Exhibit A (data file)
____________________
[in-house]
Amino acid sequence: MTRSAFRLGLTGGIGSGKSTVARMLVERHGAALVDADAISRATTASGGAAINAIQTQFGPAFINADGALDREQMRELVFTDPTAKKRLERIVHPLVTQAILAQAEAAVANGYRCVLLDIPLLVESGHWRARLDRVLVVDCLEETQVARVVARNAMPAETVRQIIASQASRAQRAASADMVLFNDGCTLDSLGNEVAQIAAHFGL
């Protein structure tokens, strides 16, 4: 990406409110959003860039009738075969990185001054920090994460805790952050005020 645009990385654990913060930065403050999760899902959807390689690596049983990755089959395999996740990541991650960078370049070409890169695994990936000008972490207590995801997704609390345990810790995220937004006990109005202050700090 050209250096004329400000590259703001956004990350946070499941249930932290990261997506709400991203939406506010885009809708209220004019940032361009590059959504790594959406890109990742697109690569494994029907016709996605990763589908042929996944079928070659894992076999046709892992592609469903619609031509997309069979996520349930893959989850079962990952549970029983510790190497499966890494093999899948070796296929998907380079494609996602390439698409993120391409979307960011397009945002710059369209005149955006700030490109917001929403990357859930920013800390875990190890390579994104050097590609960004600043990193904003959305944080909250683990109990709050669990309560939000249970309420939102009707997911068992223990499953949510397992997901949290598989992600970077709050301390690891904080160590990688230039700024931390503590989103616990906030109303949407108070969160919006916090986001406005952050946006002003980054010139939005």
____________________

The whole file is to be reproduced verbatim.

[in-house]
Amino acid sequence: MTRSAFRLGLTGGIGSGKSTVARMLVERHGAALVDADAISRATTASGGAAINAIQTQFGPAFINADGALDREQMRELVFTDPTAKKRLERIVHPLVTQAILAQAEAAVANGYRCVLLDIPLLVESGHWRARLDRVLVVDCLEETQVARVVARNAMPAETVRQIIASQASRAQRAASADMVLFNDGCTLDSLGNEVAQIAAHFGL
């Protein structure tokens, strides 16, 4: 990406409110959003860039009738075969990185001054920090994460805790952050005020 645009990385654990913060930065403050999760899902959807390689690596049983990755089959395999996740990541991650960078370049070409890169695994990936000008972490207590995801997704609390345990810790995220937004006990109005202050700090 050209250096004329400000590259703001956004990350946070499941249930932290990261997506709400991203939406506010885009809708209220004019940032361009590059959504790594959406890109990742697109690569494994029907016709996605990763589908042929996944079928070659894992076999046709892992592609469903619609031509997309069979996520349930893959989850079962990952549970029983510790190497499966890494093999899948070796296929998907380079494609996602390439698409993120391409979307960011397009945002710059369209005149955006700030490109917001929403990357859930920013800390875990190890390579994104050097590609960004600043990193904003959305944080909250683990109990709050669990309560939000249970309420939102009707997911068992223990499953949510397992997901949290598989992600970077709050301390690891904080160590990688230039700024931390503590989103616990906030109303949407108070969160919006916090986001406005952050946006002003980054010139939005």